I walked over to an empty table in the front of the store, pulled out the first of the socks from Hell, and began to try the lilliputian needles. Immediately, the buzz that had been present in the store came to an abrupt halt. All eyes were on me. It was as if they’d never seen anyone simultaneously knit and own a penis. In fact, by their expression, you would have thought that I was actually attempting to knit with mine. I looked up and met the curious gaze, and they turned away – seemingly realizing that they were staring.  One other employee said: "It sure is nice to see you knitting over there."

I knit a single row with the Addi needles, before realizing that despite the fact I very much liked their texture, they were simply too short for me. I knit a second row, replacing the Addi needles with my original bamboo set, and placed the Addis back in their case.

I walked up to the clerk, handed her the Addis, and thanked her for the chance to try them out. I explained that they were too small.

“I thought they would be.”

I wandered idly through their yarn, looking for something exceptional. I didn’t find anything, although in fairness there may have been treasures lurking – I didn’t spend a lot of time. Making my way back to the front door, I exited. No one in the shop seemed to notice I’d gone.

So I’m still looking for my Signature Needles – and although I can buy them online (for $15 less than the Tricoter price) I’d really like to try a pair before I buy. Not sure where I’ll find them. But I know this much. I’m probably not going back to Tricoter again. And that’s a shame.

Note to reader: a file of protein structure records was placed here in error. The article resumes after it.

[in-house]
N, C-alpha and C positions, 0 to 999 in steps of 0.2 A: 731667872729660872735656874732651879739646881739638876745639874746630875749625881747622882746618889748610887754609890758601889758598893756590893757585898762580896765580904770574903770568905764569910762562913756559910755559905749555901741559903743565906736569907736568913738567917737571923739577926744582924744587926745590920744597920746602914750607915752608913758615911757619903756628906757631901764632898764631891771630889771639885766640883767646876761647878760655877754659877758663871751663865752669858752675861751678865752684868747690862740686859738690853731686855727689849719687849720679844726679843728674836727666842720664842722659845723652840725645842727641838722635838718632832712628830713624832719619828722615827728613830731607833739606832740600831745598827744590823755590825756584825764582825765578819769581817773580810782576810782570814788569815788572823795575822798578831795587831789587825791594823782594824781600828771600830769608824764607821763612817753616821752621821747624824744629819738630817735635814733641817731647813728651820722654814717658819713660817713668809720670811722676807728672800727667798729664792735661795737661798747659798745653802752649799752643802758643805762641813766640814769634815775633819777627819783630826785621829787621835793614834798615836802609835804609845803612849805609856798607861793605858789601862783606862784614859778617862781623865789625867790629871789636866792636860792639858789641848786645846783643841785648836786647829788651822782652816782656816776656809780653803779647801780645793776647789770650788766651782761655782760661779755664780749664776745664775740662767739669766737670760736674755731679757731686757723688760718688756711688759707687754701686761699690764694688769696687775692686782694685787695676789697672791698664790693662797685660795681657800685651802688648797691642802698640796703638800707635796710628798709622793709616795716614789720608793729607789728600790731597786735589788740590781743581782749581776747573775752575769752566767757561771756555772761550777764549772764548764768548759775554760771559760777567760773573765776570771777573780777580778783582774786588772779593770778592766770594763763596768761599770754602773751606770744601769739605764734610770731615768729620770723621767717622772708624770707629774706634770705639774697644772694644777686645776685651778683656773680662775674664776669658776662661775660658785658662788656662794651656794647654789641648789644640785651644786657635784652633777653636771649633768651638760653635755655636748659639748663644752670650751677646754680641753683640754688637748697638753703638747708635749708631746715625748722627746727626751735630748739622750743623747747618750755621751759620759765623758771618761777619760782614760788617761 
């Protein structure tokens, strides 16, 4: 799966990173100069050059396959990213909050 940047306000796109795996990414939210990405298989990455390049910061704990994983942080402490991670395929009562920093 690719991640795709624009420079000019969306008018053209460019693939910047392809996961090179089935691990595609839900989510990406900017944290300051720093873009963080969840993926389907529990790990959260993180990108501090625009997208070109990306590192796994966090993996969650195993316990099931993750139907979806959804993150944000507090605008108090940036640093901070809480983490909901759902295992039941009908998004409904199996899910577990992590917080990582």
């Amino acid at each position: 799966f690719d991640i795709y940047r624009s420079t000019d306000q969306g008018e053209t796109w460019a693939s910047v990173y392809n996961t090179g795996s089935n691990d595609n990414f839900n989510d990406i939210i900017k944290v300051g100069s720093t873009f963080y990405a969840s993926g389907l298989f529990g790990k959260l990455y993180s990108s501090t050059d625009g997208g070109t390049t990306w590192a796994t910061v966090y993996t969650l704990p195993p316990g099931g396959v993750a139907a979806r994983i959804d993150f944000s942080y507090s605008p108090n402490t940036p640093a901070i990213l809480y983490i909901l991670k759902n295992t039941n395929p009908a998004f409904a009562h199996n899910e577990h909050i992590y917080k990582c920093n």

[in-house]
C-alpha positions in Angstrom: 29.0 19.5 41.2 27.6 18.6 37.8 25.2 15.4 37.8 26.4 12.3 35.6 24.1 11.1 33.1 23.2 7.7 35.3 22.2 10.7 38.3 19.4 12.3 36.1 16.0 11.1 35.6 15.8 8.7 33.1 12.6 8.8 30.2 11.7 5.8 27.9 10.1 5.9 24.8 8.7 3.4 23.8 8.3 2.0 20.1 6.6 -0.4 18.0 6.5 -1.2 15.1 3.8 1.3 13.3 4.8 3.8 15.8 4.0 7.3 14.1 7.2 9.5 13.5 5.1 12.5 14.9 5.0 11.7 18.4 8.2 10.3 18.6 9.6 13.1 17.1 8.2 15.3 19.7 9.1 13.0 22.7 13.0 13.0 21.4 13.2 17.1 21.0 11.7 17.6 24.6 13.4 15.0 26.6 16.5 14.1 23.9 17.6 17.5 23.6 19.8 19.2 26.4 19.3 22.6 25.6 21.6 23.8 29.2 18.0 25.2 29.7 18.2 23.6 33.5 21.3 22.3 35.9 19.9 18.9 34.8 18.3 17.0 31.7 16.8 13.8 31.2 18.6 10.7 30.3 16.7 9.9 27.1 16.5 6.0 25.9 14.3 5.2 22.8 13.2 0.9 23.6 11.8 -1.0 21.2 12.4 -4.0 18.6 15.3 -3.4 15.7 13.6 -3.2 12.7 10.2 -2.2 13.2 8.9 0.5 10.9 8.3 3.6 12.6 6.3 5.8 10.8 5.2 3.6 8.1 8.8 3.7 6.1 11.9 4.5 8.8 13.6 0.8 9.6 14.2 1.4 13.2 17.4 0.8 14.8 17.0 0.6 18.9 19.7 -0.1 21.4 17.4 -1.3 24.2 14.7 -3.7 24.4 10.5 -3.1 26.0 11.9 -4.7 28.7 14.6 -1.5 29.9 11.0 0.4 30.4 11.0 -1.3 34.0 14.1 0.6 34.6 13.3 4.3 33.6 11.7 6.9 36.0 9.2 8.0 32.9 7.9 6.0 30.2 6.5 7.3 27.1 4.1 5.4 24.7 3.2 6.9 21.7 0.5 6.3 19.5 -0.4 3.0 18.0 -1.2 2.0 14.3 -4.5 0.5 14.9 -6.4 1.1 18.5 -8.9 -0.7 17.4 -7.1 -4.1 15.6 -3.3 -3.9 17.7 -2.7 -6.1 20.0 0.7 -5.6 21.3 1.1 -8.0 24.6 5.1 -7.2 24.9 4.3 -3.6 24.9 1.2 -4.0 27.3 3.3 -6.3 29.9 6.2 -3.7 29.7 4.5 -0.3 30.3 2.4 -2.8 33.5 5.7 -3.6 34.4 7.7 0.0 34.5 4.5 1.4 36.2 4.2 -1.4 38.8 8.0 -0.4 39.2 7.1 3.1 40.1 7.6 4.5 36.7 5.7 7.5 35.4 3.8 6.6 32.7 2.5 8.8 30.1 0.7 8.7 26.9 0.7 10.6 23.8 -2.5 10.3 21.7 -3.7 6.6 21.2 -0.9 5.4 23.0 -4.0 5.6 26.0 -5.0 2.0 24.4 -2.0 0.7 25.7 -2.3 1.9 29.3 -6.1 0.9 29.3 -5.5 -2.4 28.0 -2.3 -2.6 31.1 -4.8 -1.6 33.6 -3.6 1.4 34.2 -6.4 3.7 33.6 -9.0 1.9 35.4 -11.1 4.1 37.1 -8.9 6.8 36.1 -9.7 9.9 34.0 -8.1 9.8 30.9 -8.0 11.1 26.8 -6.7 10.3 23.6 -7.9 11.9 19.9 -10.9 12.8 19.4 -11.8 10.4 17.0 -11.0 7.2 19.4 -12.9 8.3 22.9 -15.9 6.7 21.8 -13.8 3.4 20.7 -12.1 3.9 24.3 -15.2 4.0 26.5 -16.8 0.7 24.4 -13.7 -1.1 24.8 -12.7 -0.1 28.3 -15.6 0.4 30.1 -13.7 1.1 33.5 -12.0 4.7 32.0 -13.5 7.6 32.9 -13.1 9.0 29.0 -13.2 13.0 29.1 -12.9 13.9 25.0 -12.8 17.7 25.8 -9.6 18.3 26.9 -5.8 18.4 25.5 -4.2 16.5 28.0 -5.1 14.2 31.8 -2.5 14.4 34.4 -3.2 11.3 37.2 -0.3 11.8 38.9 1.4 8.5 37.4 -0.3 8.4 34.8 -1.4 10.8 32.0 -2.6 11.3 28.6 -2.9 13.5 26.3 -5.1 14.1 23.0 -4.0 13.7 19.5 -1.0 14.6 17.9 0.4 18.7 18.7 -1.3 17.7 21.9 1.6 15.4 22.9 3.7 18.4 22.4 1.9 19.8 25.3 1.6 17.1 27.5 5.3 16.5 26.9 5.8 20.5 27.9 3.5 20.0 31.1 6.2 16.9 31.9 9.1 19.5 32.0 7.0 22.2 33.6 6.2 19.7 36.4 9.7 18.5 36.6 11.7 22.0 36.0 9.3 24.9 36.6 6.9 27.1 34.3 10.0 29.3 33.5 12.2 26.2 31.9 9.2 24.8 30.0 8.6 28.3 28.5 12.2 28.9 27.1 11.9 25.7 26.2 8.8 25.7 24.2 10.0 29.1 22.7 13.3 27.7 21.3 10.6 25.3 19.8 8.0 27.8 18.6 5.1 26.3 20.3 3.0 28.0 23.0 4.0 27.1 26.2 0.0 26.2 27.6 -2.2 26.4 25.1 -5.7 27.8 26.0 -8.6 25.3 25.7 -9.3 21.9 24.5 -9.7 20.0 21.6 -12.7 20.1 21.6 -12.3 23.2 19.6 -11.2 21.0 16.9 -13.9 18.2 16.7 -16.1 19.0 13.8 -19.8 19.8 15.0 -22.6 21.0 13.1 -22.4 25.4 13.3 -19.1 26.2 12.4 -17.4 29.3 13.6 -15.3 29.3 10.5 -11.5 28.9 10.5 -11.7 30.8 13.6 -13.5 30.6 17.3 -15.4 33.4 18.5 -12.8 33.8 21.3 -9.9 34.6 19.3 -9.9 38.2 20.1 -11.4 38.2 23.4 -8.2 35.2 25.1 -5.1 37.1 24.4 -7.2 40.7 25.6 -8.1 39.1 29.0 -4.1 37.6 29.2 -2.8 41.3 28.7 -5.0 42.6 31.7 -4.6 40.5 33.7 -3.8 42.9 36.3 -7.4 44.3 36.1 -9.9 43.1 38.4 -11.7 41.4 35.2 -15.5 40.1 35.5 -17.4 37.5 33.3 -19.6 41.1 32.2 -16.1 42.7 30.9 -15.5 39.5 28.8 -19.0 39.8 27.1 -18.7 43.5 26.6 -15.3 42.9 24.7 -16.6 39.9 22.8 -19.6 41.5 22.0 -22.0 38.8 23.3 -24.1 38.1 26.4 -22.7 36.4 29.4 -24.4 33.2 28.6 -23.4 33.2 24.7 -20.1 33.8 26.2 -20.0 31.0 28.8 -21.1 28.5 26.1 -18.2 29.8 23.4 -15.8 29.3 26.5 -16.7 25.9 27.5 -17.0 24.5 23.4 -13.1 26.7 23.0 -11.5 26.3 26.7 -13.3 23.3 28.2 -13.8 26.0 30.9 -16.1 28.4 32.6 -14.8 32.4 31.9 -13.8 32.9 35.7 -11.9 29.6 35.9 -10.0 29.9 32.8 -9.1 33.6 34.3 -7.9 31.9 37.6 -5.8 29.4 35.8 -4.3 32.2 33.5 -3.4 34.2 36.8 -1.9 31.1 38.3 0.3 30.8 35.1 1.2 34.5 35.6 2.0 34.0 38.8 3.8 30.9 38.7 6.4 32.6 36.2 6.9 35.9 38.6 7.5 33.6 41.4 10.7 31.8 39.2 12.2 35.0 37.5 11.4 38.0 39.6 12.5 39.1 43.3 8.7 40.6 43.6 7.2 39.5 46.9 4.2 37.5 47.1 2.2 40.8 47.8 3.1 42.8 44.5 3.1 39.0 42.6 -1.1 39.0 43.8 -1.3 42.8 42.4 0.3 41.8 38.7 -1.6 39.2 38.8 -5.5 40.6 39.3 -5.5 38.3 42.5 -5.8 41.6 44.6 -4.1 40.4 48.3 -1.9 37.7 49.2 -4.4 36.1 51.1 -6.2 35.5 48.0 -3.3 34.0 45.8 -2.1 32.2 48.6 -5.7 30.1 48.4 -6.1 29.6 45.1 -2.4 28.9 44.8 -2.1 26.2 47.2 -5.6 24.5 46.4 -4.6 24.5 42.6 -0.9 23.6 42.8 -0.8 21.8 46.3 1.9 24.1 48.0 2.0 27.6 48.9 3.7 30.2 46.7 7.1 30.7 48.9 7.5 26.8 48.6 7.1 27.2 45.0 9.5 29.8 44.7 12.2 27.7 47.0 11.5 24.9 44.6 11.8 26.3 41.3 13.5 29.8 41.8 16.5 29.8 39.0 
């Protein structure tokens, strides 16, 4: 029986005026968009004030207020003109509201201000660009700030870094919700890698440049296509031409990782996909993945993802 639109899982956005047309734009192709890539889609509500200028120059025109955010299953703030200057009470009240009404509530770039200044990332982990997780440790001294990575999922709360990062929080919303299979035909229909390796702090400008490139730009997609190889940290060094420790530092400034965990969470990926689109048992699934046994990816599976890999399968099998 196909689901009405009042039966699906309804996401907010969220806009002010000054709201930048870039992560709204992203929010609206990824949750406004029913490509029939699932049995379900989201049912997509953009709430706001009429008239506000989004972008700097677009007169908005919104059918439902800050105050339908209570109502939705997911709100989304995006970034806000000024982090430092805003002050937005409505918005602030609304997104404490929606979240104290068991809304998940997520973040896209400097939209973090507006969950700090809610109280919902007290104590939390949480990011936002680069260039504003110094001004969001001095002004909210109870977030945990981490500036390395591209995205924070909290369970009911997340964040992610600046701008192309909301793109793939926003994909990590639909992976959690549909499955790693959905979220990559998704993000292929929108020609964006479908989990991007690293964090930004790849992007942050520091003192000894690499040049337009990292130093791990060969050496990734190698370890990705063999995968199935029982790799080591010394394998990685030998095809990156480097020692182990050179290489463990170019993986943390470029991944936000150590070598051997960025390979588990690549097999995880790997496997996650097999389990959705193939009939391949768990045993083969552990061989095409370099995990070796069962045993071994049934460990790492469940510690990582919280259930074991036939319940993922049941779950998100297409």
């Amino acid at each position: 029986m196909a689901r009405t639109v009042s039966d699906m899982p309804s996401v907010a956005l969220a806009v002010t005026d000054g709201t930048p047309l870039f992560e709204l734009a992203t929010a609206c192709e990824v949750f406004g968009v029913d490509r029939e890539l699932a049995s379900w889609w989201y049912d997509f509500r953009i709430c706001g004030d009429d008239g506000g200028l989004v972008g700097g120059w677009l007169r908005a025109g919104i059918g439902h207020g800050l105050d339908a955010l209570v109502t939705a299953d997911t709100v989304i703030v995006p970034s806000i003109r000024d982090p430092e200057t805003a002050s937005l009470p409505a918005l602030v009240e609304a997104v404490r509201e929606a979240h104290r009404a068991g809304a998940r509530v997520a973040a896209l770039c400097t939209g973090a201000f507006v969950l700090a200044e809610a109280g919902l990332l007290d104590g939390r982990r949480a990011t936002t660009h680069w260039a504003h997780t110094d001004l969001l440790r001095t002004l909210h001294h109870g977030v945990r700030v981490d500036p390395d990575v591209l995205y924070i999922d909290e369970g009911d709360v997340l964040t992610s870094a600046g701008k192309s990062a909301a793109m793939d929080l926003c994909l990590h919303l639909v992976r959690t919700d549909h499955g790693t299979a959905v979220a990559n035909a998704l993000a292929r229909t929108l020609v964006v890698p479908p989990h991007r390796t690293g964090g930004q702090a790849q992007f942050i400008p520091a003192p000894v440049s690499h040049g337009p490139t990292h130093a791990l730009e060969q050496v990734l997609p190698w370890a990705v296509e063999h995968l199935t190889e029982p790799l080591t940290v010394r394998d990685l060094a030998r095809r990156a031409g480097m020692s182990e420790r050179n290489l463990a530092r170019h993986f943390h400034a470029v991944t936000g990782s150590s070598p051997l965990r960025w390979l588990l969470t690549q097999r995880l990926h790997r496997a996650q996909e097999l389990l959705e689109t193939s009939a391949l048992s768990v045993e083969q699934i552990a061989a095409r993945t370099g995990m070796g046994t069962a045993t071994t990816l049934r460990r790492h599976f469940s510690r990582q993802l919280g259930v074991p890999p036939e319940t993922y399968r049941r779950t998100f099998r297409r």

1. I have a set of Signature straights that I bought at the MD Sheep and Wool but I can't say I'm wowwed by them...

    The needles that I am currently very curious about are the Blackthorns... They look pretty cool.

  2. It sounds so much like my former LYS!And it is in a total different Country to yours!! And I am stunned that they let you 'try before you buy'!!! I think I need to start looking at better YarnShops! BTW not that I find it odd or am surprised that you knit but for some strange reason the Photo of your Sock yarn on your Pinstriped trouser made me giggle...sorry...I am a bit...erm.....odd at times!

  3. If you're ever in Kent, try out Renaisance Yarns....we specialize in not being snobby! :)

  4. I had a very similar experience at this shop during the LYS Tour in May. I couldn't figure out why on earth they were participating. Nobody could even be bothered to show me their free pattern or featured yarn. I got my passport stamped & got out of there! There plenty of great, welcoming shops (like Renaissance!)in the area, so you know I won't be going back.

  5. What a frustrating experience. Here in Manhattan there are quite a few yarn stores that have male knitting groups, which seems simultaneously very nice and a little bit weird. Of course, as a girl, I've never had a gender-biased negative reaction in a knitting store (though back in my days of having a shaved head, I did get some double-takes!). But even here in Manhattan there are a couple yarn shops I avoid like the plague due to their snobby silence when non-store-initiates enter looking for something.

    I hope you find your needles soon!

  6. Just remember... there is a difference between too short and too small. ;-)